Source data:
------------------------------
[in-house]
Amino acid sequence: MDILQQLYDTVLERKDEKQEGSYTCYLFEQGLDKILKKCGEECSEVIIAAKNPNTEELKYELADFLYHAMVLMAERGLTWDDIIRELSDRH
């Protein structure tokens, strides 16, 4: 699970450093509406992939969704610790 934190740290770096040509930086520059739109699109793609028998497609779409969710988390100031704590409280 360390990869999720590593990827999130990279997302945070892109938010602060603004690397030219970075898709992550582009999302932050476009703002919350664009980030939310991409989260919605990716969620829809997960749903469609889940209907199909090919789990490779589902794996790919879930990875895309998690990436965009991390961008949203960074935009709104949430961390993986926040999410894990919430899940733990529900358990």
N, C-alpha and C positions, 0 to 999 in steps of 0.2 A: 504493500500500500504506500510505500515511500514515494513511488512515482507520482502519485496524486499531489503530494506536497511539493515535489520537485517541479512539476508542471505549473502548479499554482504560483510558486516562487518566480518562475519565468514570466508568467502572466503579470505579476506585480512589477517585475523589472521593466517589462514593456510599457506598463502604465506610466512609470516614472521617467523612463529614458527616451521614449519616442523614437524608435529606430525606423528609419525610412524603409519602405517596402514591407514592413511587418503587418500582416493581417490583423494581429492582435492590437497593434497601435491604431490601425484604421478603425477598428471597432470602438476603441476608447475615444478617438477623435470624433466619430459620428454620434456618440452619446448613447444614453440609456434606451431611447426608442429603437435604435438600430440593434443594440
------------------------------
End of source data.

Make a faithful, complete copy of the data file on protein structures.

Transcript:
[in-house]
Amino acid sequence: MDILQQLYDTVLERKDEKQEGSYTCYLFEQGLDKILKKCGEECSEVIIAAKNPNTEELKYELADFLYHAMVLMAERGLTWDDIIRELSDRH
């Protein structure tokens, strides 16, 4: 699970450093509406992939969704610790 934190740290770096040509930086520059739109699109793609028998497609779409969710988390100031704590409280 360390990869999720590593990827999130990279997302945070892109938010602060603004690397030219970075898709992550582009999302932050476009703002919350664009980030939310991409989260919605990716969620829809997960749903469609889940209907199909090919789990490779589902794996790919879930990875895309998690990436965009991390961008949203960074935009709104949430961390993986926040999410894990919430899940733990529900358990």
N, C-alpha and C positions, 0 to 999 in steps of 0.2 A: 504493500500500500504506500510505500515511500514515494513511488512515482507520482502519485496524486499531489503530494506536497511539493515535489520537485517541479512539476508542471505549473502548479499554482504560483510558486516562487518566480518562475519565468514570466508568467502572466503579470505579476506585480512589477517585475523589472521593466517589462514593456510599457506598463502604465506610466512609470516614472521617467523612463529614458527616451521614449519616442523614437524608435529606430525606423528609419525610412524603409519602405517596402514591407514592413511587418503587418500582416493581417490583423494581429492582435492590437497593434497601435491604431490601425484604421478603425477598428471597432470602438476603441476608447475615444478617438477623435470624433466619430459620428454620434456618440452619446448613447444614453440609456434606451431611447426608442429603437435604435438600430440593434443594440